NAO warns contractors unlikely to prioritise Crossrail work on lump-sum, fixed-price contracts 

Crossrail has been told it needs to motivate contractors with financial bonuses in order to get the £17.6bn job done in a “timely and efficient manner”.

The National Audit Office (NAO) has said that it is imperative the company responsible for getting the late-running scheme over the line use cash to get contractors to prioritise their work on Crossrail ahead of other schemes.

The public spending watchdog said: “To regain control of costs and prevent them from escalating further, Crossrail Ltd needs to incentivise contractors to deliver the remaining work in a timely and efficient manner.”

In a report published last Friday, titled Completing Crossrail, the NAO raised questions about Crossrail’s decision to use fixed-price, lump-sum deals to complete some of the remaining work.

It said: “This form of contract means that Crossrail Ltd risks losing commercial levers to ensure that contractors prioritise completion of Crossrail over other projects and opportunities.”

But construction law experts have said given the current state of the project, it was not a surprise that Crossrail had opted for cost certainty.

James Bessey, partner at law firm Blake Morgan, said it demonstrated Crossrail was focusing on cost certainty rather than trying to lower costs or speed up the construction programme.

“It shows that the problem on this job is that it has been subject to massively escalating costs,” he said.

“This move signals that the political pressure is trying to keep costs under control by establishing a set price.”

The NAO did concede Crossrail’s reason for using fixed-price contracts was “understandable, given the need to improve certainty about the cost to deliver remaining work and to arrest the sharp cost increases”.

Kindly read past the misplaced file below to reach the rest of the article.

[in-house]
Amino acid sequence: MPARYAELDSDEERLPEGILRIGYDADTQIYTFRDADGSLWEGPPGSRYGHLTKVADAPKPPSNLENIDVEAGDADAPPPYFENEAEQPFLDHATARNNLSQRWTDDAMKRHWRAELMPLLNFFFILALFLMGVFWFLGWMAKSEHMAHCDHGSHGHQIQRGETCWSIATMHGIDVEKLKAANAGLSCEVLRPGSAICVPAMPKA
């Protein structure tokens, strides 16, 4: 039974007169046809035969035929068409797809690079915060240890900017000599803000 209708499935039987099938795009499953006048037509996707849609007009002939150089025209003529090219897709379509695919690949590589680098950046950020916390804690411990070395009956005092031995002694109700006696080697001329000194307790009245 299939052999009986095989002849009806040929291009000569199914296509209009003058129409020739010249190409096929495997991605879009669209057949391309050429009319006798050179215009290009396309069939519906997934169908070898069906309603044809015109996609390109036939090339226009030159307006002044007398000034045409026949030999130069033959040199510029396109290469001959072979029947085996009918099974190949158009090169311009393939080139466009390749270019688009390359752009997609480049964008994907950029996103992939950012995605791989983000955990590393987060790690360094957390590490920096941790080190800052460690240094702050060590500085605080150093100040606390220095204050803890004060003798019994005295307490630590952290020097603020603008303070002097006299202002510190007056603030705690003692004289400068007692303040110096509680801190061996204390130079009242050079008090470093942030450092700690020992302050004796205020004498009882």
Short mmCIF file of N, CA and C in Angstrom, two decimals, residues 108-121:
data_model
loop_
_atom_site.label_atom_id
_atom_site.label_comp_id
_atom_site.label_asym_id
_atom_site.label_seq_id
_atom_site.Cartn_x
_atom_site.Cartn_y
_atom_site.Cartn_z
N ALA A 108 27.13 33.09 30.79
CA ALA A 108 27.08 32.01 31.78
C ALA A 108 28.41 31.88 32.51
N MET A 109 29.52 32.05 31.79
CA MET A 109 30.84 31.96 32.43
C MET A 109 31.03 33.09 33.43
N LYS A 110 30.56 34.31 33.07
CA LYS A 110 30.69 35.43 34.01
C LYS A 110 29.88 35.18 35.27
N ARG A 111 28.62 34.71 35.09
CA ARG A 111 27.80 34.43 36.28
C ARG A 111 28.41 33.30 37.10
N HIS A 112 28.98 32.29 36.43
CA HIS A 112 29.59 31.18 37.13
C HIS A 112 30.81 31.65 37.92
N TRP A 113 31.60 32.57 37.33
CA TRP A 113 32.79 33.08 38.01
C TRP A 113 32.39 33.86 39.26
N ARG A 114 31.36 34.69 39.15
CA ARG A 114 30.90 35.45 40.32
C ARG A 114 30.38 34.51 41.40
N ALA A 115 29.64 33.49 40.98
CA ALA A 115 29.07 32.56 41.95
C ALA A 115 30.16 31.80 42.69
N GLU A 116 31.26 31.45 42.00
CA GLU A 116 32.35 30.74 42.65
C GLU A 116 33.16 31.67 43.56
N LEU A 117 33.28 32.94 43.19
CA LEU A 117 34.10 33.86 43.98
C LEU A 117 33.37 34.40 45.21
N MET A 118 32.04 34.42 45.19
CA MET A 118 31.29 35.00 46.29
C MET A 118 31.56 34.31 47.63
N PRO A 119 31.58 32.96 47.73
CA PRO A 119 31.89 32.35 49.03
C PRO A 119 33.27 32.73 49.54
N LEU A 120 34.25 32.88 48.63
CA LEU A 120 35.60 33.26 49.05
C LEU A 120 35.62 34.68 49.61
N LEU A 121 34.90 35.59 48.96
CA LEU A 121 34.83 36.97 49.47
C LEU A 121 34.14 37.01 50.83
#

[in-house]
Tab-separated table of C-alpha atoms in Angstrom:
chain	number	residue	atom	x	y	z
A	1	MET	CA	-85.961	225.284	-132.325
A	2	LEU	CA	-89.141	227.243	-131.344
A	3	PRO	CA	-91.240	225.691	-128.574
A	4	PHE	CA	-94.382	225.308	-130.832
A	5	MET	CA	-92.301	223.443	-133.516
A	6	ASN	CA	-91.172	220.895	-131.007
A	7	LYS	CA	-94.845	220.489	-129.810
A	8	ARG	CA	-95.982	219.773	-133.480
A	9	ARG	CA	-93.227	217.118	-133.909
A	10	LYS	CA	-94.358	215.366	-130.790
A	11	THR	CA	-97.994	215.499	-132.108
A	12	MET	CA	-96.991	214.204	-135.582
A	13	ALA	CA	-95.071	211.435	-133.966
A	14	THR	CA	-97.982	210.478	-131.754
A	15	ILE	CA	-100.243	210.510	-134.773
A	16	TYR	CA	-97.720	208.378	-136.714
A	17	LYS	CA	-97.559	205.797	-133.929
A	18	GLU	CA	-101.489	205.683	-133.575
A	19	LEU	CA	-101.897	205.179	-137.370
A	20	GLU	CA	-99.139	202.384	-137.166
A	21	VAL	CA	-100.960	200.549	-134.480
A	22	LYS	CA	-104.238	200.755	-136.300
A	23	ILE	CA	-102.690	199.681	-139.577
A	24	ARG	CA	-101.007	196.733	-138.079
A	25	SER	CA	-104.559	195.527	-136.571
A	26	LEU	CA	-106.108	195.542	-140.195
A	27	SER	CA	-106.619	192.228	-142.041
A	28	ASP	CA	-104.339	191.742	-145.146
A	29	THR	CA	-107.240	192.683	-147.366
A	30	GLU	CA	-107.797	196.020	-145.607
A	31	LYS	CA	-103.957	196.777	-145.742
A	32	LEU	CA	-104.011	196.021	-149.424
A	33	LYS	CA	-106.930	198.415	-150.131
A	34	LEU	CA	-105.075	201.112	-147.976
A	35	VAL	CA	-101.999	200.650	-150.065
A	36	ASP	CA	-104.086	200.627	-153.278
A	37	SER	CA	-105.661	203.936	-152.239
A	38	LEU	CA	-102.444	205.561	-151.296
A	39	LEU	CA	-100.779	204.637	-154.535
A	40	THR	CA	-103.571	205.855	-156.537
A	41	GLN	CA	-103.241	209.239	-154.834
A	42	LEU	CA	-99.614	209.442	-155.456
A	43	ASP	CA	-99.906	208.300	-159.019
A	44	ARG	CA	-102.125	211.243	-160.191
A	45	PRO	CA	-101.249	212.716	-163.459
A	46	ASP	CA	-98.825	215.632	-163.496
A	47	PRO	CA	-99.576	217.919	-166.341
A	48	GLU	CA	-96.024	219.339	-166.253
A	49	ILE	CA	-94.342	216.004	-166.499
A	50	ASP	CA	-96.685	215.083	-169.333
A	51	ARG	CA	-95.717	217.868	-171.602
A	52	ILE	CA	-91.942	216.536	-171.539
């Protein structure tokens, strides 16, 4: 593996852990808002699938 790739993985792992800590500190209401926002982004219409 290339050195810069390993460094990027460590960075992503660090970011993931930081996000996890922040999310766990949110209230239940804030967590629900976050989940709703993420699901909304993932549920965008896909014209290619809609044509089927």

Bessey added the fact contractors working on the scheme now know where all the risks lie means they can build both time and money “buffers” into their pricing.

He said: “The trouble is the contractors asked to price on a lump sum basis can say it’s going to take

50 weeks and cost £500m and there is no incentive to get it done in 48 weeks or for £480m.

“In curing one problem you are creating another. Looking at their decisions, the strong inference is that cost certainty is their priority rather than trying to reduce either costs or programme, which might not bear fruit.”

Bessey’s colleague Dominic Jones, a senior associate at the practice, agreed that the procurement approach showed Crossrail’s priority was to ensure things got no worse.

He said: “Given the political context, the worst-case scenario for those leading the project would be for it to be over budget or not delivered within the opening window.”

Jones also warned Crossrail it must avoid making the number of design changes it has over recent years if it wanted to reap the benefits associated with lump-sum contracts. Design changes cost Crossrail around £714m between 2013 and 2018, according to the NAO.

The NAO revealed another challenge for Crossrail finishing the project, saying it had “struggled” to recruit the skills it needs.

It said: “It [Crossrail Ltd] told us it has 143 vacancies in its central delivery teams, including project delivery teams to work with main contractors to deliver the programme.”

It said there were another 33 vacancies across other areas.

Crossrail’s problems in numbers

NAO Crossrail 2019 report graph 1

Signal failure: How much more will each station cost?

Source: Completing Crossrail, National Audit Office

NAO Crossrail 2019 report graph 2

Breakdown: Crossrail cost increase between 2013 and 2018

Source: Completing Crossrail, National Audit Office


By January 2015, contractors had raised 16,000 notices with a backlog of 1,000 yet to be assessed


by January 2016 the number of notices had increased to 21,000, with 1,800 yet to be assessed